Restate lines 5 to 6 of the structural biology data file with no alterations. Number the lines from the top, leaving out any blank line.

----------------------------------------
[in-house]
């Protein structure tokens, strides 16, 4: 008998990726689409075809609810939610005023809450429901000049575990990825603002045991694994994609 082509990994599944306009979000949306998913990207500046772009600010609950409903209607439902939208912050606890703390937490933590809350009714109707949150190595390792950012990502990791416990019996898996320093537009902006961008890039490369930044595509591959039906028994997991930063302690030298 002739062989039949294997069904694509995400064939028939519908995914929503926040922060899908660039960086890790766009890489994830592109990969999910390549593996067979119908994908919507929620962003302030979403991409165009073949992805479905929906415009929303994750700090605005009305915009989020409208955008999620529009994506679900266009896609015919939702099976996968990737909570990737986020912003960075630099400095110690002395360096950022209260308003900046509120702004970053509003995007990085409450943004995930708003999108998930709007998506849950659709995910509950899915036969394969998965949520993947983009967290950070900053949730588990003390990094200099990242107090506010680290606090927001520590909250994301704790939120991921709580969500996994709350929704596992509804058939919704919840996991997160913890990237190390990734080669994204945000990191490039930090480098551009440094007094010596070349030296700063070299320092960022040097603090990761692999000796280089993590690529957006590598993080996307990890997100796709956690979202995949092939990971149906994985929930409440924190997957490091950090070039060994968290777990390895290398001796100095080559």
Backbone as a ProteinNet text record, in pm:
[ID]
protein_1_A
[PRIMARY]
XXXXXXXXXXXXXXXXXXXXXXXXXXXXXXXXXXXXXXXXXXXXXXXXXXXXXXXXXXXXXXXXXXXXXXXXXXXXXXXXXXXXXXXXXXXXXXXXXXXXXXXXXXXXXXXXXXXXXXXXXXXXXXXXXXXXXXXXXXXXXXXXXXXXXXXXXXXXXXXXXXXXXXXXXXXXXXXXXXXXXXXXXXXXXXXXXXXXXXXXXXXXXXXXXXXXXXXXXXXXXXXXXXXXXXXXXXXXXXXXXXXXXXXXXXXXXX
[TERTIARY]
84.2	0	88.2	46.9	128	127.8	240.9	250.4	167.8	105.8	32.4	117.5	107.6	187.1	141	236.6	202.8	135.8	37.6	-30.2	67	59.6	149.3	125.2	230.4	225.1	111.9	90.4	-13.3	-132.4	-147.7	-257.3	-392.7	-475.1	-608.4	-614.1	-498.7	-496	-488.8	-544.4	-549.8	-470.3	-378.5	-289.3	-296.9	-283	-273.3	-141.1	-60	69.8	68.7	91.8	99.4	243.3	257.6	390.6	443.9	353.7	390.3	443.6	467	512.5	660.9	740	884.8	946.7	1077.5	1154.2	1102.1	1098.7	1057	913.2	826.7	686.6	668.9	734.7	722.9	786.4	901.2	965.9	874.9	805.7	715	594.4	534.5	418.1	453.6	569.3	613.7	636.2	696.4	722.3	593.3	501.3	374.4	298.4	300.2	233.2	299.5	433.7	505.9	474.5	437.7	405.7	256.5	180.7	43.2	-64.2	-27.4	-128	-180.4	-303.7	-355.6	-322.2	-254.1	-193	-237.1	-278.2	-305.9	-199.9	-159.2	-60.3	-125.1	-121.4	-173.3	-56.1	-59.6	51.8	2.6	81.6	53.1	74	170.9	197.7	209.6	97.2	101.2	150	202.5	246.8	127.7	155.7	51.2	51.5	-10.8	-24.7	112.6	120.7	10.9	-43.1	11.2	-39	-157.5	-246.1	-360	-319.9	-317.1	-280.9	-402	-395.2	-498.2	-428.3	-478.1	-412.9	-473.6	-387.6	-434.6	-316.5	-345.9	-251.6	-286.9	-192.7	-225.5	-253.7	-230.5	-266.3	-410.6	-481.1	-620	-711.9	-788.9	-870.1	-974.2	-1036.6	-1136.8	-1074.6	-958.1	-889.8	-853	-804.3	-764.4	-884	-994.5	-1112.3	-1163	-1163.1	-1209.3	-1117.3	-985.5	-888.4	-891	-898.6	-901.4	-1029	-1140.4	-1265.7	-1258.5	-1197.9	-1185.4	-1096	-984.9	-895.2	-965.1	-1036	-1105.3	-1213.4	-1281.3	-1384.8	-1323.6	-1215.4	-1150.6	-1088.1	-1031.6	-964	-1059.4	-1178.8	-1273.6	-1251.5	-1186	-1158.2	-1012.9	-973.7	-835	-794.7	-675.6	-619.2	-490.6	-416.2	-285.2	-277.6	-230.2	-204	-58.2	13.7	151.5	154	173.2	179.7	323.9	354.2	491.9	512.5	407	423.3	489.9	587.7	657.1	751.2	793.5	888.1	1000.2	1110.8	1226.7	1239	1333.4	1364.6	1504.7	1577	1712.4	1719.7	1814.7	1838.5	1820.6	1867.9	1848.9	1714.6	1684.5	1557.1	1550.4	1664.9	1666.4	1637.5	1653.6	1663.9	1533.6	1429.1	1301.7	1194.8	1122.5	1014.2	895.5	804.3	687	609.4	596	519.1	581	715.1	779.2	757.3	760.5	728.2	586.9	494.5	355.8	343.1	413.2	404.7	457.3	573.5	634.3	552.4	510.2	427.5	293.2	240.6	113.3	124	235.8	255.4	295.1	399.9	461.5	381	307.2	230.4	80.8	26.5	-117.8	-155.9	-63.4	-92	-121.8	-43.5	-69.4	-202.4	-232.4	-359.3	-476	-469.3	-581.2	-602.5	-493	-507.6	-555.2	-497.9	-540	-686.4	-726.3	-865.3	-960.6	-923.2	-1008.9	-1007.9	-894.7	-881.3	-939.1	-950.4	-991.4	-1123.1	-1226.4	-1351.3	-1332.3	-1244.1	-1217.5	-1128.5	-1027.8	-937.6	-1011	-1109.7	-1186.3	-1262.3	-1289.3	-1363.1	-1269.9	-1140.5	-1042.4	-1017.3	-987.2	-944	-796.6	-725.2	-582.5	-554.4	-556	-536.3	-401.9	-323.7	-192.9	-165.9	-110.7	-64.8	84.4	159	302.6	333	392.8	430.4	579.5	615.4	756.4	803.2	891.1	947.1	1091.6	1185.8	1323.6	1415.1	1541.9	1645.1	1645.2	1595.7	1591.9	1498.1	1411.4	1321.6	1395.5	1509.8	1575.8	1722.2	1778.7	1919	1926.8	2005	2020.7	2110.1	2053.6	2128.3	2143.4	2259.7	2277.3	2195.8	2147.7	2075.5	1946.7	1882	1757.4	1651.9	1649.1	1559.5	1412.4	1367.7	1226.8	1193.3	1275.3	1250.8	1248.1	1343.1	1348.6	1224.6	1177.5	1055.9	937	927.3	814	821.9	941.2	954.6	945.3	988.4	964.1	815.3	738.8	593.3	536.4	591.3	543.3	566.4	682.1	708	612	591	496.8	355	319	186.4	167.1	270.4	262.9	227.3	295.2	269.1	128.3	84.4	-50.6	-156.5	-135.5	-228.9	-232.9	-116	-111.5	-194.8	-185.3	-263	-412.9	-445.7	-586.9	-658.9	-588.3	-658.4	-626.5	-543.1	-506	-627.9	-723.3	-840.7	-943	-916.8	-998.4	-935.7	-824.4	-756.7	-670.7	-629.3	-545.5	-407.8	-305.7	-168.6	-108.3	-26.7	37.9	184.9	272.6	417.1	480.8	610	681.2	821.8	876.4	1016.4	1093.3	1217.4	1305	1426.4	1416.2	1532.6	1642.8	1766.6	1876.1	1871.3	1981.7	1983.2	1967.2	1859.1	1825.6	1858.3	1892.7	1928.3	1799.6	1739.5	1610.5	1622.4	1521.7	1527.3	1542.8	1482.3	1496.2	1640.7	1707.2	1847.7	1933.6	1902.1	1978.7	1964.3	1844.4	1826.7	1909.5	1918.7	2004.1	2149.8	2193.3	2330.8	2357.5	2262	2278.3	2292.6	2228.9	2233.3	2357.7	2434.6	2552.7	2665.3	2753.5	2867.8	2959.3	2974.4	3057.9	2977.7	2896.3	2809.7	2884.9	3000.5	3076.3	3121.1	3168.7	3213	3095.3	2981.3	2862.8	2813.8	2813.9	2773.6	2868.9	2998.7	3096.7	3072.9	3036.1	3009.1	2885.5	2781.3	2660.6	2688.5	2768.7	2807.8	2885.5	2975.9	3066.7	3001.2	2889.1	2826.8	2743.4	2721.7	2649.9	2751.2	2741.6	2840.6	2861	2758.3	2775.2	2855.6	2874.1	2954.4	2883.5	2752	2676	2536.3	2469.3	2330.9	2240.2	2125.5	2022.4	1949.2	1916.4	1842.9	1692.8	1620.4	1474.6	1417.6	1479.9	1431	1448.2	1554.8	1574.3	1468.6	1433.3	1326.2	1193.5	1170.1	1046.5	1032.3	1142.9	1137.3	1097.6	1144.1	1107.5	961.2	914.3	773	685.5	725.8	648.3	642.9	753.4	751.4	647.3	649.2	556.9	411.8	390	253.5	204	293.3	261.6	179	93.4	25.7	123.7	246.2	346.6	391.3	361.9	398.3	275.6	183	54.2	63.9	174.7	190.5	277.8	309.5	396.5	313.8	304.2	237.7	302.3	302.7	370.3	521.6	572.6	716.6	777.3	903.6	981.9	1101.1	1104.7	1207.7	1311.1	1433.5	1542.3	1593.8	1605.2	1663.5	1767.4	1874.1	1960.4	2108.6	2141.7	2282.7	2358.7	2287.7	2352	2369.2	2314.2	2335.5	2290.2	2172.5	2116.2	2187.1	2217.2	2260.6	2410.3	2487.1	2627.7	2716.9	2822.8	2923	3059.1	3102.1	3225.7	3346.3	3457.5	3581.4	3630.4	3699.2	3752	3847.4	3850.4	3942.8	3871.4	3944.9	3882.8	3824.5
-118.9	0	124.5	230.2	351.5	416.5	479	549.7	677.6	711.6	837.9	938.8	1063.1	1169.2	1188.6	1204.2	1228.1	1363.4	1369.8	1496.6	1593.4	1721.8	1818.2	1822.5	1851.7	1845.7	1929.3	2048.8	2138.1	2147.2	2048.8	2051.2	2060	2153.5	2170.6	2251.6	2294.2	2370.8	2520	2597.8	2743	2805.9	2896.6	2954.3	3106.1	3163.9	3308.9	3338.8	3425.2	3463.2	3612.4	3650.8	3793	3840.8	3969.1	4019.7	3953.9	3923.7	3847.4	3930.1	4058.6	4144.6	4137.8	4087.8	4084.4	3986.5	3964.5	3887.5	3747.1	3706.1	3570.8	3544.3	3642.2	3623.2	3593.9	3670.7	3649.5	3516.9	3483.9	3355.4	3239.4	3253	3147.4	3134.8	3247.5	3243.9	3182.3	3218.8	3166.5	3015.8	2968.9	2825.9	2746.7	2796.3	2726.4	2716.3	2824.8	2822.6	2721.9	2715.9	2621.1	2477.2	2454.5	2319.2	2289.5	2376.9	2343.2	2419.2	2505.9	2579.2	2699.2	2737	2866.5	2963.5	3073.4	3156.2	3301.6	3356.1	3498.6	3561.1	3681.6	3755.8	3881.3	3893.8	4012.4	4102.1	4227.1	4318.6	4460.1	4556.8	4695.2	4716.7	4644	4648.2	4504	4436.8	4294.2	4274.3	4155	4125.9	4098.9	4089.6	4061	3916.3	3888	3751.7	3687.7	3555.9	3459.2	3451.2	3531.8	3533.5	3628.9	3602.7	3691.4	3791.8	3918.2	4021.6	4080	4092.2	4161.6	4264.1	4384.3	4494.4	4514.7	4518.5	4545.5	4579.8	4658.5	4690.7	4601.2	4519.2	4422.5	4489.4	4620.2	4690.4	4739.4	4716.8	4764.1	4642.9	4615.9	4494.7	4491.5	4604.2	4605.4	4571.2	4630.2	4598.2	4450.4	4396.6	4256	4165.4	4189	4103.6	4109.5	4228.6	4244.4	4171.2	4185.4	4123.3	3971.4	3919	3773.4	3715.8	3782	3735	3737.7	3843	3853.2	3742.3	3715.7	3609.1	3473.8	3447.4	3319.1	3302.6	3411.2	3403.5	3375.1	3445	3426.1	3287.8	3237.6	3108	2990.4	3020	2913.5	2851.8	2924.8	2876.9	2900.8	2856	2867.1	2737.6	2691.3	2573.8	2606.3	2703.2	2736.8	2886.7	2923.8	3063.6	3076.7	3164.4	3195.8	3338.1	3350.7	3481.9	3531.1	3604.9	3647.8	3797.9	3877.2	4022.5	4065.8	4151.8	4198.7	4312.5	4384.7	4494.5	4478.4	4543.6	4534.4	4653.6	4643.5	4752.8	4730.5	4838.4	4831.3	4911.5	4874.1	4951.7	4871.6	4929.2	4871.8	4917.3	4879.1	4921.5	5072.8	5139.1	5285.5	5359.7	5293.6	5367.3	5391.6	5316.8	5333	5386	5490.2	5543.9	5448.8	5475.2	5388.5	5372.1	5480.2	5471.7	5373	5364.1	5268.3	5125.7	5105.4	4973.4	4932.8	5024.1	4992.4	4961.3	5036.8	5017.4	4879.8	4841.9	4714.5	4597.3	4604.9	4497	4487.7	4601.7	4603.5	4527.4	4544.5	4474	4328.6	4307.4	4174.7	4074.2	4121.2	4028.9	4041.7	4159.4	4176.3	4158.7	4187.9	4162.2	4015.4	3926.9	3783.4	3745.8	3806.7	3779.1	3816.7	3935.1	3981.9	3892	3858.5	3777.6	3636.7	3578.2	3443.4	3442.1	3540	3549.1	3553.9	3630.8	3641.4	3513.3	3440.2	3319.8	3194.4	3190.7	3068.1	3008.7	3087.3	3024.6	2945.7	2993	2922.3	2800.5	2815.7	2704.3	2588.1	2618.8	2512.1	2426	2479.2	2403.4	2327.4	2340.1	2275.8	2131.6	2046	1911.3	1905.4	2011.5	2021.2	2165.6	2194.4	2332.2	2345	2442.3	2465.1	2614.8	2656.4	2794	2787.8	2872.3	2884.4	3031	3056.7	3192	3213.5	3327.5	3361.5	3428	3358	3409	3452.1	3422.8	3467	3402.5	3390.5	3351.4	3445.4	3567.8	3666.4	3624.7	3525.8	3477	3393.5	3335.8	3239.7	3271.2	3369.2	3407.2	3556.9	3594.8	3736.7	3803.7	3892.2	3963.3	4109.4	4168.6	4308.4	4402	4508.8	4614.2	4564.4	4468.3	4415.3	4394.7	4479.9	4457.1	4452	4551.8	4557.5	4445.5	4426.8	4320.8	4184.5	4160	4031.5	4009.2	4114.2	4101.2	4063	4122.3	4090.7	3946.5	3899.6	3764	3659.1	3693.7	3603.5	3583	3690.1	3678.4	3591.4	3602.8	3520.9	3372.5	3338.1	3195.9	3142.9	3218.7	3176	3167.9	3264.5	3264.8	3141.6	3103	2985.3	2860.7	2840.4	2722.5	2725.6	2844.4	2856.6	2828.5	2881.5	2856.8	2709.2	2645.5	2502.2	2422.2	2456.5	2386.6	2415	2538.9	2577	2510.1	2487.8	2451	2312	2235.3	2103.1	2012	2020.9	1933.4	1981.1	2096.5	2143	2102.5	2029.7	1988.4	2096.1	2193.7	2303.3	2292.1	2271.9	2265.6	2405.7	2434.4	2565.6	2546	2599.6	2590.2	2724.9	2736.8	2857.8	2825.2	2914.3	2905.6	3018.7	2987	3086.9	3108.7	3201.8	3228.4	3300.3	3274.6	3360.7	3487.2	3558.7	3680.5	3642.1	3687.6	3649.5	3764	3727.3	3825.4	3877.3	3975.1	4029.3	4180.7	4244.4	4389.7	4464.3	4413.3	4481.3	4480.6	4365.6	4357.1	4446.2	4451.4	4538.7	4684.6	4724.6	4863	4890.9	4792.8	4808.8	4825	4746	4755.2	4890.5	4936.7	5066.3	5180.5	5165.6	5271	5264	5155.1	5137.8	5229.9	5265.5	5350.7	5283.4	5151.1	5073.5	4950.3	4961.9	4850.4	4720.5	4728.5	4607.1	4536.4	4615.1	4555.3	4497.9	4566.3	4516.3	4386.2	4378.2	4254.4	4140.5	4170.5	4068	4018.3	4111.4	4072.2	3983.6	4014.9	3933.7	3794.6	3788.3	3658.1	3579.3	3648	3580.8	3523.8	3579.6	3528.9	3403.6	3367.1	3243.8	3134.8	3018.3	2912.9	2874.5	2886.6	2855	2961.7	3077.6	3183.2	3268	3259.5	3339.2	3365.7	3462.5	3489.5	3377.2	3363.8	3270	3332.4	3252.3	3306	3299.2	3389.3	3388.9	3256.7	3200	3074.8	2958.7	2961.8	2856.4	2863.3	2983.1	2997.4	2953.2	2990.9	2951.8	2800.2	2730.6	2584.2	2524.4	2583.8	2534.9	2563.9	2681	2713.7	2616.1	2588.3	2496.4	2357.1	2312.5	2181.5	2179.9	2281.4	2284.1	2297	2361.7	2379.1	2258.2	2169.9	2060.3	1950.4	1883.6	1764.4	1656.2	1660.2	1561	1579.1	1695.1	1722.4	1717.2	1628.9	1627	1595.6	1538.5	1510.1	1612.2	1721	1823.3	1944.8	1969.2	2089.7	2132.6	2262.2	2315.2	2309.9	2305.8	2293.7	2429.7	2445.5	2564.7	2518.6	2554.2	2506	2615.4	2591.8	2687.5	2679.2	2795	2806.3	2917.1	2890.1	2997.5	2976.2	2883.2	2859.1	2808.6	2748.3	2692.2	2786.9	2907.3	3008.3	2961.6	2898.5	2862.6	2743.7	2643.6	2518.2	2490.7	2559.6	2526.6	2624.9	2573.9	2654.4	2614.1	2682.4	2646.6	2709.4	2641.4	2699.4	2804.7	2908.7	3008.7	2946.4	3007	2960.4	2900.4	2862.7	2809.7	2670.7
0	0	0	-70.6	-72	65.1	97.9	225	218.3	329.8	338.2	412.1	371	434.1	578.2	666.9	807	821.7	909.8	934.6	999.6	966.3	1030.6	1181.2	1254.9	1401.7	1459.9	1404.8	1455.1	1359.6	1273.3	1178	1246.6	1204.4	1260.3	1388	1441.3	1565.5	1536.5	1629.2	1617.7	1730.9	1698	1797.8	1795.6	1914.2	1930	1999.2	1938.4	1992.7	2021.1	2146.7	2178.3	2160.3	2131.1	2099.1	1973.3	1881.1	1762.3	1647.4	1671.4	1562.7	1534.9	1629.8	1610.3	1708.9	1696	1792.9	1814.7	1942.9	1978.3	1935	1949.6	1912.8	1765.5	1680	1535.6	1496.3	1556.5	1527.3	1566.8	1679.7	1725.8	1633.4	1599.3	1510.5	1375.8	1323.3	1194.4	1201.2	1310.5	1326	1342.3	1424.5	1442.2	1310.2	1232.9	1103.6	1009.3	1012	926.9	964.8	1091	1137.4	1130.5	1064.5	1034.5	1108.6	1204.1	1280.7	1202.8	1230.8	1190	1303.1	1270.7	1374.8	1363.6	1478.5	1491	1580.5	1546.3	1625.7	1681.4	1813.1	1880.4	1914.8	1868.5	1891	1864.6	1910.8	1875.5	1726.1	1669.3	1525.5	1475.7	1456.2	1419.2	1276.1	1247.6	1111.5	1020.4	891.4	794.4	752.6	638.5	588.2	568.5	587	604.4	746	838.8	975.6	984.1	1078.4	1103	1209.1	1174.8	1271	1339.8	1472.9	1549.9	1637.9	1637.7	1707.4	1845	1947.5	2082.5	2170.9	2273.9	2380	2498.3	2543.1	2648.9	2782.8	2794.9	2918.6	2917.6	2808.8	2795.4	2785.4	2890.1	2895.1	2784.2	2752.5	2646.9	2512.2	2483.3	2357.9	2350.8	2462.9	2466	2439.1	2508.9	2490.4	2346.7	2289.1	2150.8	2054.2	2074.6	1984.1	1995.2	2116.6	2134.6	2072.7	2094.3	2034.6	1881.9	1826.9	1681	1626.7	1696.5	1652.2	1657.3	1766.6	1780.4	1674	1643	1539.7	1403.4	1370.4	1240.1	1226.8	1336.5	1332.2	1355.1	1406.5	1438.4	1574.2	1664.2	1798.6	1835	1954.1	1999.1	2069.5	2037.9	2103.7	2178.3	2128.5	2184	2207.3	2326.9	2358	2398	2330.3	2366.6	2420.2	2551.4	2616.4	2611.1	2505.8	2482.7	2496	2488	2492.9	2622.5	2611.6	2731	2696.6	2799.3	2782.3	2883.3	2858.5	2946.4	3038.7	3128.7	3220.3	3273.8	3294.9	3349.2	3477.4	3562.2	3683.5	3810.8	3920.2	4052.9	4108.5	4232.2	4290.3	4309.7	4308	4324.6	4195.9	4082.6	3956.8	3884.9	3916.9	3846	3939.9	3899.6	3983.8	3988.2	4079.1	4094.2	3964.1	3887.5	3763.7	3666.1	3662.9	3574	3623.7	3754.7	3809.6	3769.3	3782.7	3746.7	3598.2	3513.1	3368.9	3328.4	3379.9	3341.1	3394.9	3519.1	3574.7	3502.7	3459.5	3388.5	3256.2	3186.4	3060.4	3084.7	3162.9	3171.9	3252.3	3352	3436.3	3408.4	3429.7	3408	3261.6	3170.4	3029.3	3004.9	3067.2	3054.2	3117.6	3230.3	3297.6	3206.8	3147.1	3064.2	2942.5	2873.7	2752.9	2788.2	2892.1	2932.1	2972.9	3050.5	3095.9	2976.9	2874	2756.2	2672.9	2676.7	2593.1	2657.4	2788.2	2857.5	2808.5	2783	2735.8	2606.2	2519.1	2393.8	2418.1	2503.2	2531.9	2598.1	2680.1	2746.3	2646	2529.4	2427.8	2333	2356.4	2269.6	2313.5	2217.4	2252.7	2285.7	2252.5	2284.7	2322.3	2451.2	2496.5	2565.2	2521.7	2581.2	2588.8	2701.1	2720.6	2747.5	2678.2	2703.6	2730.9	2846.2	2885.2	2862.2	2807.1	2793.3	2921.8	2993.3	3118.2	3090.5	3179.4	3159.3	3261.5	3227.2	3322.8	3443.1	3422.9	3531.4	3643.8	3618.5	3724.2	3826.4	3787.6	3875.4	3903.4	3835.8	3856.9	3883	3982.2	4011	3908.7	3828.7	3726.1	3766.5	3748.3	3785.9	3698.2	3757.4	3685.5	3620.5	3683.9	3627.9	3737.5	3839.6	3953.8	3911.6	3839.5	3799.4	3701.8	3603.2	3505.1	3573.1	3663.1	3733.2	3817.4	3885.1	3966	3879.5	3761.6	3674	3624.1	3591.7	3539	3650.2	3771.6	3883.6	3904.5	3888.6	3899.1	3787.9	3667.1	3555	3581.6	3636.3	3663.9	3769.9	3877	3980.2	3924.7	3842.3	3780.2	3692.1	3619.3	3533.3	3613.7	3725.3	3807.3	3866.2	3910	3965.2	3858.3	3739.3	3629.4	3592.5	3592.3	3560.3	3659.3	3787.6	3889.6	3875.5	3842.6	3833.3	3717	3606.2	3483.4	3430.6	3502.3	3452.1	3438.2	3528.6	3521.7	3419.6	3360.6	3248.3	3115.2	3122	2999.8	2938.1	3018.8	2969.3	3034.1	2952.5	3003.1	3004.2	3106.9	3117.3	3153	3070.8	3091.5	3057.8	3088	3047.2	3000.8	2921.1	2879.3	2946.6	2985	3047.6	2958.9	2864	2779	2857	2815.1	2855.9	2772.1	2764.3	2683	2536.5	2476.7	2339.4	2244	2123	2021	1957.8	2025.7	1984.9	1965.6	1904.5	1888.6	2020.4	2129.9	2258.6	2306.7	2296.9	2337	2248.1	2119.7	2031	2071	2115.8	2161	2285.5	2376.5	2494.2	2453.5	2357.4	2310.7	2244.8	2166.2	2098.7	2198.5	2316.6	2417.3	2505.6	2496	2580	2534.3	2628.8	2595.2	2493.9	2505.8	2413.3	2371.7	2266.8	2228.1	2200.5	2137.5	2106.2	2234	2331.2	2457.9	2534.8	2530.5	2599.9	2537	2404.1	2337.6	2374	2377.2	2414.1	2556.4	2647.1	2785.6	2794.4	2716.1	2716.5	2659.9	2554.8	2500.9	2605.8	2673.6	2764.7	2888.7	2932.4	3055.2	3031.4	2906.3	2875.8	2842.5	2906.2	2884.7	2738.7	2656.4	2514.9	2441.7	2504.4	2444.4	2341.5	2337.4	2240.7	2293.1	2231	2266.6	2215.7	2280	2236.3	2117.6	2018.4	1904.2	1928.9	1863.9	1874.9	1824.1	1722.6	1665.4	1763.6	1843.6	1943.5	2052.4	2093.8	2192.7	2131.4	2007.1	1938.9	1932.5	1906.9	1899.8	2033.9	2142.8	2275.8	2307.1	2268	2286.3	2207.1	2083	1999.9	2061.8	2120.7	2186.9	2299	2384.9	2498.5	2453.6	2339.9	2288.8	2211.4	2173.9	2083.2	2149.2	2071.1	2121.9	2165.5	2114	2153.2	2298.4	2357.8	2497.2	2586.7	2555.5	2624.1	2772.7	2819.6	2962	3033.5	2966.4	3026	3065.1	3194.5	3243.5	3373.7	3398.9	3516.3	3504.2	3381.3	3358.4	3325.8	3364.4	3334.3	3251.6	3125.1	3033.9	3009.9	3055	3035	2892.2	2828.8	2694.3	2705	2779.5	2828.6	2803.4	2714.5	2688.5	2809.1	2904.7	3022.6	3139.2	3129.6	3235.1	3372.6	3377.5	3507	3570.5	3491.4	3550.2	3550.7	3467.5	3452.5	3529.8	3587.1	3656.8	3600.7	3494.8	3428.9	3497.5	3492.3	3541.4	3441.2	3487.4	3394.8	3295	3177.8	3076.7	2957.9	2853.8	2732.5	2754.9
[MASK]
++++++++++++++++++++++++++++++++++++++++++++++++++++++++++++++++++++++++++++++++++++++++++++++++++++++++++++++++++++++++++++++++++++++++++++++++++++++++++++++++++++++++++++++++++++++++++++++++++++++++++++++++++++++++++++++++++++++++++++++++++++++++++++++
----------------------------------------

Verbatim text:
protein_1_A
[PRIMARY]